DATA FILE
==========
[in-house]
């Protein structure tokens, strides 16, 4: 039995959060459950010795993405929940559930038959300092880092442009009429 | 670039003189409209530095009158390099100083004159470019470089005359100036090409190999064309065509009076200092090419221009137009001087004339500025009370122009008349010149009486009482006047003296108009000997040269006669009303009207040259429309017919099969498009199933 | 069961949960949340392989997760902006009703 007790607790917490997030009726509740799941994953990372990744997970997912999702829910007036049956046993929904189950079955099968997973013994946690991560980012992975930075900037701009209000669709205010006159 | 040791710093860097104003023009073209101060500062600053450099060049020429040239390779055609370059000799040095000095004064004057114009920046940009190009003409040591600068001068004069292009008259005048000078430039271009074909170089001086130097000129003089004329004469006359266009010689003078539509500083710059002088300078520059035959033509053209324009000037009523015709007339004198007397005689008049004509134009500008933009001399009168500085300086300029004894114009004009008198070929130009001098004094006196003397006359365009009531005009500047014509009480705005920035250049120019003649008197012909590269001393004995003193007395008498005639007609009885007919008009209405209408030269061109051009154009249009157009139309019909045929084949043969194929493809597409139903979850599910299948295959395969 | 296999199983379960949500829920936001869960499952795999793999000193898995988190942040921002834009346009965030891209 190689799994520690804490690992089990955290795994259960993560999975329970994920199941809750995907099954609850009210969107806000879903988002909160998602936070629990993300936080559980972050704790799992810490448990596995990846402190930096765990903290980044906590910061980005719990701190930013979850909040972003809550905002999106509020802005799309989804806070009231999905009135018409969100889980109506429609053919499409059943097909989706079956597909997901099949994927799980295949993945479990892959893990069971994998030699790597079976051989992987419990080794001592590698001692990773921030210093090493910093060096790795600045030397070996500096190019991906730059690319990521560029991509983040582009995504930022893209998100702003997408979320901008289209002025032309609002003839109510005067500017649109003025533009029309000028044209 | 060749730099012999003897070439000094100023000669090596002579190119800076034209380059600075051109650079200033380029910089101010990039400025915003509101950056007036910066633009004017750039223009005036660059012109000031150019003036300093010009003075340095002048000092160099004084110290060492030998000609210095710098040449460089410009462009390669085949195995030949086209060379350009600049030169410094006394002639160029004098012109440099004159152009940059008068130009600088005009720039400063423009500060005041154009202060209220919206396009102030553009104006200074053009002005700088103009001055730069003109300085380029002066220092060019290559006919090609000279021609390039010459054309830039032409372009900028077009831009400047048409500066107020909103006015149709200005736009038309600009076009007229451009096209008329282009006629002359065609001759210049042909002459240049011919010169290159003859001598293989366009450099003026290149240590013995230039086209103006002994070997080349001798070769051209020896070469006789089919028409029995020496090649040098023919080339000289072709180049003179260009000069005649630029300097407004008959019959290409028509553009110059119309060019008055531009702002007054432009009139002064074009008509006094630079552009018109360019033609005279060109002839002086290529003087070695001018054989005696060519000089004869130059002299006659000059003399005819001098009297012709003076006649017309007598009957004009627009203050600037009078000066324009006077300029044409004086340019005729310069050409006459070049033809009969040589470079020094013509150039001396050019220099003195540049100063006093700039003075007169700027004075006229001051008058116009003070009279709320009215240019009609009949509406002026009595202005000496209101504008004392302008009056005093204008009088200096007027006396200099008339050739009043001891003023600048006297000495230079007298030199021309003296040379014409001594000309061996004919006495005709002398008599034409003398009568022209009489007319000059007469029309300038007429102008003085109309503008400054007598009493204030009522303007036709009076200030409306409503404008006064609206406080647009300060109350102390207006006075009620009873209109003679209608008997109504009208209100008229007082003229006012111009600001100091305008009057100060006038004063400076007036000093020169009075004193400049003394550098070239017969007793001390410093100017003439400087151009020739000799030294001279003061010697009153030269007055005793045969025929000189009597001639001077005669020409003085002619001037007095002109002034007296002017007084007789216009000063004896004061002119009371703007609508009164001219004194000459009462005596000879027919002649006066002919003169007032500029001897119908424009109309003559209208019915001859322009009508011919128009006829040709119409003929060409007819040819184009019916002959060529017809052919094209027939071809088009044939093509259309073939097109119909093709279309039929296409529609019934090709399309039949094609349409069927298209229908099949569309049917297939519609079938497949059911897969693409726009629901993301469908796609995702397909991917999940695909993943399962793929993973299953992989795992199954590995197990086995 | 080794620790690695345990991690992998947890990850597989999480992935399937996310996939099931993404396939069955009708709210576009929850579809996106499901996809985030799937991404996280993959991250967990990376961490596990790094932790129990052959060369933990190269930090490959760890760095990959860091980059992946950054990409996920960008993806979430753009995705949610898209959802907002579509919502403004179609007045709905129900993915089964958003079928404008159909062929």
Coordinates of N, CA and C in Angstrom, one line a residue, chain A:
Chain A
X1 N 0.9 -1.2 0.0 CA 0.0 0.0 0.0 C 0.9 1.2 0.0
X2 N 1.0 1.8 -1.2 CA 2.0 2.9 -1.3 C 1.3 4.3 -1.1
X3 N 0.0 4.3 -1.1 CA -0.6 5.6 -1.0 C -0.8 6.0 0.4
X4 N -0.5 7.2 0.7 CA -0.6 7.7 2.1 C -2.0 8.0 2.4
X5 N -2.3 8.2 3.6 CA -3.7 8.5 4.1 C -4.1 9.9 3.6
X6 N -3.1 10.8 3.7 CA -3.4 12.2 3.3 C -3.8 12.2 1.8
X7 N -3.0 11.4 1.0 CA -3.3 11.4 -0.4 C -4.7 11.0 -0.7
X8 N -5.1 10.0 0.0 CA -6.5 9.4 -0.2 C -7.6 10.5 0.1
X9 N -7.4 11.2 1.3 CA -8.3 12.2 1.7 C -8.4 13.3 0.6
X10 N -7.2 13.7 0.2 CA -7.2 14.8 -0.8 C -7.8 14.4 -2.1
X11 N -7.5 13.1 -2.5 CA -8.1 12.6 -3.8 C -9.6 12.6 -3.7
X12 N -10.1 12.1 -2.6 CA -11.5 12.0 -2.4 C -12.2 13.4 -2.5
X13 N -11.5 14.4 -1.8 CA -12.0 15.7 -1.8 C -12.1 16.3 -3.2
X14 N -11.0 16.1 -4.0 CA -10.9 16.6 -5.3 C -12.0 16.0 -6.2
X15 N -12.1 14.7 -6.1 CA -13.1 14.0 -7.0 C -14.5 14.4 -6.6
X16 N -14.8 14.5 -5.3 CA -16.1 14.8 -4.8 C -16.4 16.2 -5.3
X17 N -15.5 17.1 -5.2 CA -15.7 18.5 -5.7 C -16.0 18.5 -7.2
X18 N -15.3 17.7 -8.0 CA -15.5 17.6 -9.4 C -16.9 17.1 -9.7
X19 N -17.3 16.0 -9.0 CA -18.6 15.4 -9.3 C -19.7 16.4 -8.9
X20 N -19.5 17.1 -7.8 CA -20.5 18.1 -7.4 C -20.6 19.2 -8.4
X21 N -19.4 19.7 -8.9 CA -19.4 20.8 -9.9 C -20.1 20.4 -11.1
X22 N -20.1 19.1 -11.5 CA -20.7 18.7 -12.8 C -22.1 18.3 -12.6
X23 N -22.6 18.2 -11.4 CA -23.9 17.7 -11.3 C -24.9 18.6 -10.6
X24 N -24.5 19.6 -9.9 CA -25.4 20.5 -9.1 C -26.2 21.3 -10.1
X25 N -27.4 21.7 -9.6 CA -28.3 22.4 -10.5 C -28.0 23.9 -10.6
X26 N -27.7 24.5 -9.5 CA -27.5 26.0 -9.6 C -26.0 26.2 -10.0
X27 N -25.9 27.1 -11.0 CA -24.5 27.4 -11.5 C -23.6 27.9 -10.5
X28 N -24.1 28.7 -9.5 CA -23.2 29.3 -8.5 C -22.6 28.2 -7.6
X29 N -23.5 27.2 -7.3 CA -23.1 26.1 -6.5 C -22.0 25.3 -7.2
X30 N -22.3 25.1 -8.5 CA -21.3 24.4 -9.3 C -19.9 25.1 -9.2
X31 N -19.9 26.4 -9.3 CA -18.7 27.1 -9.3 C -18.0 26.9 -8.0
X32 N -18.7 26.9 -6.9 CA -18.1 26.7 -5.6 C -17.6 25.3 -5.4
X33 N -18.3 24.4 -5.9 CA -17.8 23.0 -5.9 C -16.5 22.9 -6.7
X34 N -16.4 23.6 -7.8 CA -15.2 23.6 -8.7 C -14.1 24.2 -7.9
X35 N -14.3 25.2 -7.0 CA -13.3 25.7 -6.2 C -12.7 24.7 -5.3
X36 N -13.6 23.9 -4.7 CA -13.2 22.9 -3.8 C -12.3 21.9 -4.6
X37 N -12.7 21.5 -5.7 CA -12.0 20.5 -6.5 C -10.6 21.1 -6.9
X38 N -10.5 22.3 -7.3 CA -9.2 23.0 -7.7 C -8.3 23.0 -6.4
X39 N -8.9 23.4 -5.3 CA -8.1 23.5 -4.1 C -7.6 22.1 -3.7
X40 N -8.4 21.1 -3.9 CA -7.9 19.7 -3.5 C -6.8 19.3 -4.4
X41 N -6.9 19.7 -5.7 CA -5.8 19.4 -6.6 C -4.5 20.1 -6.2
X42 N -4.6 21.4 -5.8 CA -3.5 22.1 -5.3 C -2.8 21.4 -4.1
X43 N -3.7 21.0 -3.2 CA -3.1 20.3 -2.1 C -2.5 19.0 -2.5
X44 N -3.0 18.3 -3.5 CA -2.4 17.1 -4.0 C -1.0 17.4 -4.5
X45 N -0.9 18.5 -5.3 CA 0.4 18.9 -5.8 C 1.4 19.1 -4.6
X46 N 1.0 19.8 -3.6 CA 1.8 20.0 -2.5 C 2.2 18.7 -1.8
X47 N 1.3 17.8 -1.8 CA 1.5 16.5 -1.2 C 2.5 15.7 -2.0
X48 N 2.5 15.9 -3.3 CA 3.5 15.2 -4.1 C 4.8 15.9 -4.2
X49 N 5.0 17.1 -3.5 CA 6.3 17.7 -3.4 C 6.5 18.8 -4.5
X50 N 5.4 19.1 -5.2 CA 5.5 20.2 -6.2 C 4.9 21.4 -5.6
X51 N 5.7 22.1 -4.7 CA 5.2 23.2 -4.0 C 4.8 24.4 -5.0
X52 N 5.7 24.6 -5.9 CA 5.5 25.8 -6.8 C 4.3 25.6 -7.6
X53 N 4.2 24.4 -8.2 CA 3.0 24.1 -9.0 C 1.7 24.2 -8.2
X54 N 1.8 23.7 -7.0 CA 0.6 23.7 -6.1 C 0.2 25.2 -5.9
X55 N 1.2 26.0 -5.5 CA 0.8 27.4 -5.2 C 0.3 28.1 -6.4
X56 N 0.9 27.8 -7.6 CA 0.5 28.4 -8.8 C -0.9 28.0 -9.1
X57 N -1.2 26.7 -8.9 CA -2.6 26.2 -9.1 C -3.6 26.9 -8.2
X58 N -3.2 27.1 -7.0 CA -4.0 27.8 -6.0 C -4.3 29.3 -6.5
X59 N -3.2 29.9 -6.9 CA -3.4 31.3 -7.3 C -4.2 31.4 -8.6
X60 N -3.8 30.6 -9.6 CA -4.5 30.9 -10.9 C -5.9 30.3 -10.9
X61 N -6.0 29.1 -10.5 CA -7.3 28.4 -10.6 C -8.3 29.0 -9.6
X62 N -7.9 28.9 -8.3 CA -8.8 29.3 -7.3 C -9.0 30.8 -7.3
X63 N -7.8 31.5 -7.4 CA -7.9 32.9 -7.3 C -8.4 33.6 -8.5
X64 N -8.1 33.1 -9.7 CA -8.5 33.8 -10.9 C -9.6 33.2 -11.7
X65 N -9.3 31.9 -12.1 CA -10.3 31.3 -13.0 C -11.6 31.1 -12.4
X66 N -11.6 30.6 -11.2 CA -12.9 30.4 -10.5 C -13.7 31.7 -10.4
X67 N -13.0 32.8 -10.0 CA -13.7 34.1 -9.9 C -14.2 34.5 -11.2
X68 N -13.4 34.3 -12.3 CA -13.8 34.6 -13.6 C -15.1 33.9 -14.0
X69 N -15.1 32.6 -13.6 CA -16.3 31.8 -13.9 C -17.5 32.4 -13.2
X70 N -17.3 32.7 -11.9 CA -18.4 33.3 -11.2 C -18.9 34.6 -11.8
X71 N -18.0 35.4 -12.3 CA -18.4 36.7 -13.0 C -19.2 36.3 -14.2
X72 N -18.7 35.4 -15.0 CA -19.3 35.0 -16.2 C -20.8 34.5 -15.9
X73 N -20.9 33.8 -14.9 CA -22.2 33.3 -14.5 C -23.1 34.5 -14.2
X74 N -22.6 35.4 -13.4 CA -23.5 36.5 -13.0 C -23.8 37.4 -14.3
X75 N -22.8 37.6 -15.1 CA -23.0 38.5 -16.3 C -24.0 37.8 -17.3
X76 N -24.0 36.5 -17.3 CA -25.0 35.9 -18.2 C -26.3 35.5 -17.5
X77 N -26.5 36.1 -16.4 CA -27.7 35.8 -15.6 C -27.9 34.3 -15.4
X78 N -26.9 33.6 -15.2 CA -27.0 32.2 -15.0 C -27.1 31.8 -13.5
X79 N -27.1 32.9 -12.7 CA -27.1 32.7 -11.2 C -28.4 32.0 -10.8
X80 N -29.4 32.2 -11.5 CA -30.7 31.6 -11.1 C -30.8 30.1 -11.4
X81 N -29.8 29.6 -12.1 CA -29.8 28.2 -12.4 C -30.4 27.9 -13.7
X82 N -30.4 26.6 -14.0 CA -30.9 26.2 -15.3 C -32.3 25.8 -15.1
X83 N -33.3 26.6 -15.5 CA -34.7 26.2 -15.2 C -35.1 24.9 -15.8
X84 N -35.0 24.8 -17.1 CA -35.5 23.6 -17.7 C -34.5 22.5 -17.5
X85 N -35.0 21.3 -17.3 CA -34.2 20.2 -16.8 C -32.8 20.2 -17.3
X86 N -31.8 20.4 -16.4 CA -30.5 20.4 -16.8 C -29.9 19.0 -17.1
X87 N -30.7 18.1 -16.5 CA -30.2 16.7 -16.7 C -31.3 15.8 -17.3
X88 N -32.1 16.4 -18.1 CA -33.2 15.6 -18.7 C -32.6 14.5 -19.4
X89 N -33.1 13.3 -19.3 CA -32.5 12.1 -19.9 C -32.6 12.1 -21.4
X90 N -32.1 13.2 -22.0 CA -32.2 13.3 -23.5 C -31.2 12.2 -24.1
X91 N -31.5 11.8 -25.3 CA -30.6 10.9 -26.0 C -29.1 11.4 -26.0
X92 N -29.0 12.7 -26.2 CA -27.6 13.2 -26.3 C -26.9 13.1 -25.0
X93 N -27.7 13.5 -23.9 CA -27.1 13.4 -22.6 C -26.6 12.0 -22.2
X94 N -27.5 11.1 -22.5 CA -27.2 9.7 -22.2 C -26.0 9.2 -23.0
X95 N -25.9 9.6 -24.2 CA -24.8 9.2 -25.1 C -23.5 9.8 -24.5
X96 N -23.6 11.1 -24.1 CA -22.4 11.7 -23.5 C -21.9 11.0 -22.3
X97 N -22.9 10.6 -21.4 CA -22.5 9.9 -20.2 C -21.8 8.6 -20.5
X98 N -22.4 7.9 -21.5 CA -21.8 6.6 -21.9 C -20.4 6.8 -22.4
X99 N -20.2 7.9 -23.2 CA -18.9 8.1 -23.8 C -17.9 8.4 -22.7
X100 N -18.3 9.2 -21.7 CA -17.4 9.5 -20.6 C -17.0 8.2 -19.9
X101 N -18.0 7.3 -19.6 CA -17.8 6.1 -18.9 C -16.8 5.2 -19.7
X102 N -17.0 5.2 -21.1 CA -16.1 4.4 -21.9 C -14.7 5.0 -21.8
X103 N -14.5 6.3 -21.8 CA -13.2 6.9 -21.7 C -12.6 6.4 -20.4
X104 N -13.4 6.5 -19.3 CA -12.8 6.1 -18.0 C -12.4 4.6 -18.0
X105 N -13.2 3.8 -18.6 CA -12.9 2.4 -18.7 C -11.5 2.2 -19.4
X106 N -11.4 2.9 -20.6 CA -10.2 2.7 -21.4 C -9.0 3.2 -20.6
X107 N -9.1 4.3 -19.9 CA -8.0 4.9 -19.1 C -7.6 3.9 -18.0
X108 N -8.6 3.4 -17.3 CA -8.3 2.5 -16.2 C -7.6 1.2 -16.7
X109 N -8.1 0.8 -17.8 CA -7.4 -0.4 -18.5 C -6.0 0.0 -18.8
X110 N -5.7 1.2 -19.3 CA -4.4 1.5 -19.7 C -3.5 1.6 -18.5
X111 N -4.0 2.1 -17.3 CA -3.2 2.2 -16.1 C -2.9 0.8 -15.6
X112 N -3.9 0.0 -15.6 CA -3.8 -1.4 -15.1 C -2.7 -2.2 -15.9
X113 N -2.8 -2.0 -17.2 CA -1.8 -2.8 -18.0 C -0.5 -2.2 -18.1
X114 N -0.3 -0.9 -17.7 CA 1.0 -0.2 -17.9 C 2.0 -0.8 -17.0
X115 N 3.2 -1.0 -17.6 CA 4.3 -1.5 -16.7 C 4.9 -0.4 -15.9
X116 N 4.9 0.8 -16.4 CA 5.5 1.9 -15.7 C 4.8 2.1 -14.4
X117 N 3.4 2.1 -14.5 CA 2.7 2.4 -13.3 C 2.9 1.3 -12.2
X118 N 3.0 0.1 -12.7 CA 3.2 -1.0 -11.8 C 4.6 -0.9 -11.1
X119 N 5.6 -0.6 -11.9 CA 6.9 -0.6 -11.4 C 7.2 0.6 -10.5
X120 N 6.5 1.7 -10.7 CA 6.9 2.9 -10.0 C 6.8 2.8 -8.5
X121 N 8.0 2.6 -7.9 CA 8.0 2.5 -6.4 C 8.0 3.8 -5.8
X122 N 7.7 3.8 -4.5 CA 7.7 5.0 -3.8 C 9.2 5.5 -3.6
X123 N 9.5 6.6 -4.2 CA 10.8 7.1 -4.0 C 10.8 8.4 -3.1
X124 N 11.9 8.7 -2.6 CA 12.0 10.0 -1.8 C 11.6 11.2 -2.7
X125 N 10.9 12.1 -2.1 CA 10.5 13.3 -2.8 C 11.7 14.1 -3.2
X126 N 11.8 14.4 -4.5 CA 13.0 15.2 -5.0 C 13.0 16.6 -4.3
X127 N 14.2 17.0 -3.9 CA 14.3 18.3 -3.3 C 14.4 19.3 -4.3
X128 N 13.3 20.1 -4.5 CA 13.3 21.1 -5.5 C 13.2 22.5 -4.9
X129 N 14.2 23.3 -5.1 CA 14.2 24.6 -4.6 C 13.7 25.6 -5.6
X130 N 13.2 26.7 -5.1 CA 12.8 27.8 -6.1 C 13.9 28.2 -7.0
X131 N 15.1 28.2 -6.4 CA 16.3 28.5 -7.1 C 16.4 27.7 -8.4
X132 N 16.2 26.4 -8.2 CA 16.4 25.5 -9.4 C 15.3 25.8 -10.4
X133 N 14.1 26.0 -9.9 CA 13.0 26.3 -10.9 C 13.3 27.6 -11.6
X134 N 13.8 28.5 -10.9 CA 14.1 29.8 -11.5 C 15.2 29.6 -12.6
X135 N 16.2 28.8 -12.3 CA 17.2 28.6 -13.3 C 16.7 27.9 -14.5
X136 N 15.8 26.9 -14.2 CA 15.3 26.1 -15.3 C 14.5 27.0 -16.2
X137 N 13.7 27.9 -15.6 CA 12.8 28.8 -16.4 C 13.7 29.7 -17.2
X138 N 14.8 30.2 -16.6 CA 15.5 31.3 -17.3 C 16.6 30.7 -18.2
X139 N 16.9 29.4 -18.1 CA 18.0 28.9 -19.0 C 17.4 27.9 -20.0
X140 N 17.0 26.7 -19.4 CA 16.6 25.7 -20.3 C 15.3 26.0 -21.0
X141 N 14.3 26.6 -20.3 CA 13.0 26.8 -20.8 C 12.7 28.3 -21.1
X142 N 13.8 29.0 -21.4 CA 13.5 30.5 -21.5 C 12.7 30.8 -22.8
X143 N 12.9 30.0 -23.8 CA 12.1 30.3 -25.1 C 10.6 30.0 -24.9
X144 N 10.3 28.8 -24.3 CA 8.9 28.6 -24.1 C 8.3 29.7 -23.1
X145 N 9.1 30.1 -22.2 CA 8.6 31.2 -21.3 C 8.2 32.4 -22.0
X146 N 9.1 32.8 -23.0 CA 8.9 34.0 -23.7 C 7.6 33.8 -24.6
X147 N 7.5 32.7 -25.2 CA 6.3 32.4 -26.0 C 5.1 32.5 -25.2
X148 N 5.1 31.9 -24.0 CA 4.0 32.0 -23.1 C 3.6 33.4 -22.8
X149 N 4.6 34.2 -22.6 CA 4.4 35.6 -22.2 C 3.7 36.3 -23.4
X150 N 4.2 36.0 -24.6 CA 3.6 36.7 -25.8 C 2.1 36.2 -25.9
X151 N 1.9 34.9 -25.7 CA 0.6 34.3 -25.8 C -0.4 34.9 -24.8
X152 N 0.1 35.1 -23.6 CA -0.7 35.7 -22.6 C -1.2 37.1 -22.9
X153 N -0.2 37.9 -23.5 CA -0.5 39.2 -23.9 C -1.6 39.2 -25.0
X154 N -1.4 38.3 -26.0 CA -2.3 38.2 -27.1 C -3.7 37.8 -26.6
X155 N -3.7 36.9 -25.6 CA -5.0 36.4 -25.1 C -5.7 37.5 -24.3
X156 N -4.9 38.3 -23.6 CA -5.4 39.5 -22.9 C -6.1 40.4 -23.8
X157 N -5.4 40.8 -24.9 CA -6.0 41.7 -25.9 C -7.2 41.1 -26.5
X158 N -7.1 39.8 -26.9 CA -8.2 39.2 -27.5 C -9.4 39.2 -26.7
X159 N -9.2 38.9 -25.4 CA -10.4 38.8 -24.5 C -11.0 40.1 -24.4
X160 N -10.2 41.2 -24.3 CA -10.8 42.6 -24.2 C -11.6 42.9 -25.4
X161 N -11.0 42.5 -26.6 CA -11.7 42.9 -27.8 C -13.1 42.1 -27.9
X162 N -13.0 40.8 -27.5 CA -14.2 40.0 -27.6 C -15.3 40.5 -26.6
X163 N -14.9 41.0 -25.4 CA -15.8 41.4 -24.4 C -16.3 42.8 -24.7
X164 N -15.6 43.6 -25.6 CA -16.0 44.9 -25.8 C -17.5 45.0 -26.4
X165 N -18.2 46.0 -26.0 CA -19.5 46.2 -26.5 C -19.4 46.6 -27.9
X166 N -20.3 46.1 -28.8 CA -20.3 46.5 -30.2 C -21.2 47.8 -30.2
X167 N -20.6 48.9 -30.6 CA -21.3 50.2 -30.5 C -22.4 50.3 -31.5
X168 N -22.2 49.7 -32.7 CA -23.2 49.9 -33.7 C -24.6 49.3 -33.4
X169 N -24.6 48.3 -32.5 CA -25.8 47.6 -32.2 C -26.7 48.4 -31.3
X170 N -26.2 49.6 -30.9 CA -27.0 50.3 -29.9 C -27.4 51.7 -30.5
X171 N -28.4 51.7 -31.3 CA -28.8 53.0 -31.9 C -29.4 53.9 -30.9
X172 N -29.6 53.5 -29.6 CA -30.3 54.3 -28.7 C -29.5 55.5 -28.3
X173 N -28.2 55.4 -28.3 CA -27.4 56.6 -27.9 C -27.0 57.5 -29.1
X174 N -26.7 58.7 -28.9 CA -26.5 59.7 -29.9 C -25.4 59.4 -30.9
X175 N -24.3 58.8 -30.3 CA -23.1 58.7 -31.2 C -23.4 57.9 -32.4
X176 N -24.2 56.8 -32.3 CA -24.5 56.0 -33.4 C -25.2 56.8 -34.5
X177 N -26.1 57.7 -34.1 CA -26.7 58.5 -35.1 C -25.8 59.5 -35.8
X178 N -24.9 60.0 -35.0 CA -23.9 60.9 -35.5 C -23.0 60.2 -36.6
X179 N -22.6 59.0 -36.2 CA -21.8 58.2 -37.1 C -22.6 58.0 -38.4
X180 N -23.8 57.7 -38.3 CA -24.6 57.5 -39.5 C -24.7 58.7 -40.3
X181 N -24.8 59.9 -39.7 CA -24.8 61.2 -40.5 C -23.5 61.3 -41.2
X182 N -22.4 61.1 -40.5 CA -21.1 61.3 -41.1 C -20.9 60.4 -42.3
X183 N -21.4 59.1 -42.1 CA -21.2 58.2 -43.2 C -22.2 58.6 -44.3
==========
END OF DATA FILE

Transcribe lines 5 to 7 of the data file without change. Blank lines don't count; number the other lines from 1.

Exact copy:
X1 N 0.9 -1.2 0.0 CA 0.0 0.0 0.0 C 0.9 1.2 0.0
X2 N 1.0 1.8 -1.2 CA 2.0 2.9 -1.3 C 1.3 4.3 -1.1
X3 N 0.0 4.3 -1.1 CA -0.6 5.6 -1.0 C -0.8 6.0 0.4